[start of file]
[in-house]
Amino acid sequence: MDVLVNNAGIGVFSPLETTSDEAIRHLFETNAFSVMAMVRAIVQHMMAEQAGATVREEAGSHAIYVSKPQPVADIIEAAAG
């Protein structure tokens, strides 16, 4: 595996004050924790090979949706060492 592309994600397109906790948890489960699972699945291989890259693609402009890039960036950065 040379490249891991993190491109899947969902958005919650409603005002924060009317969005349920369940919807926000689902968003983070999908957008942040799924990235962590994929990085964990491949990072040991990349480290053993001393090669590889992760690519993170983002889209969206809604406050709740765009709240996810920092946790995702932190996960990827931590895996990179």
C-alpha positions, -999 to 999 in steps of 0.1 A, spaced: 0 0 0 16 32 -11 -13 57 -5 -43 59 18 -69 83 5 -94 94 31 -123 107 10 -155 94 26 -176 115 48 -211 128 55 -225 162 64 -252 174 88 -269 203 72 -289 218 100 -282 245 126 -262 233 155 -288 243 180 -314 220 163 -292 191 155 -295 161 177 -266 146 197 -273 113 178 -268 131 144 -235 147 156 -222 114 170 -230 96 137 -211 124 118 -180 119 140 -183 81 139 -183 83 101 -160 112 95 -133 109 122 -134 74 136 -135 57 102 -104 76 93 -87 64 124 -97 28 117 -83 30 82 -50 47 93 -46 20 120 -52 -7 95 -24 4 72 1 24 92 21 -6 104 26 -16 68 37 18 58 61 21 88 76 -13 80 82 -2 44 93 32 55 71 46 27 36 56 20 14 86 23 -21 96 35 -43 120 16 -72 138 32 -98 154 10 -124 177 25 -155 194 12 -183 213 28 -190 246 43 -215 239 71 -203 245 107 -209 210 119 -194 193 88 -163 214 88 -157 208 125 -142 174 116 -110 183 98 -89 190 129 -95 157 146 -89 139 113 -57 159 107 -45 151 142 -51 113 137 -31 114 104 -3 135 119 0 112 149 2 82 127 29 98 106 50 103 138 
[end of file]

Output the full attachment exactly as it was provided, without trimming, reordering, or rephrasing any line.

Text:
[in-house]
Amino acid sequence: MDVLVNNAGIGVFSPLETTSDEAIRHLFETNAFSVMAMVRAIVQHMMAEQAGATVREEAGSHAIYVSKPQPVADIIEAAAG
């Protein structure tokens, strides 16, 4: 595996004050924790090979949706060492 592309994600397109906790948890489960699972699945291989890259693609402009890039960036950065 040379490249891991993190491109899947969902958005919650409603005002924060009317969005349920369940919807926000689902968003983070999908957008942040799924990235962590994929990085964990491949990072040991990349480290053993001393090669590889992760690519993170983002889209969206809604406050709740765009709240996810920092946790995702932190996960990827931590895996990179």
C-alpha positions, -999 to 999 in steps of 0.1 A, spaced: 0 0 0 16 32 -11 -13 57 -5 -43 59 18 -69 83 5 -94 94 31 -123 107 10 -155 94 26 -176 115 48 -211 128 55 -225 162 64 -252 174 88 -269 203 72 -289 218 100 -282 245 126 -262 233 155 -288 243 180 -314 220 163 -292 191 155 -295 161 177 -266 146 197 -273 113 178 -268 131 144 -235 147 156 -222 114 170 -230 96 137 -211 124 118 -180 119 140 -183 81 139 -183 83 101 -160 112 95 -133 109 122 -134 74 136 -135 57 102 -104 76 93 -87 64 124 -97 28 117 -83 30 82 -50 47 93 -46 20 120 -52 -7 95 -24 4 72 1 24 92 21 -6 104 26 -16 68 37 18 58 61 21 88 76 -13 80 82 -2 44 93 32 55 71 46 27 36 56 20 14 86 23 -21 96 35 -43 120 16 -72 138 32 -98 154 10 -124 177 25 -155 194 12 -183 213 28 -190 246 43 -215 239 71 -203 245 107 -209 210 119 -194 193 88 -163 214 88 -157 208 125 -142 174 116 -110 183 98 -89 190 129 -95 157 146 -89 139 113 -57 159 107 -45 151 142 -51 113 137 -31 114 104 -3 135 119 0 112 149 2 82 127 29 98 106 50 103 138 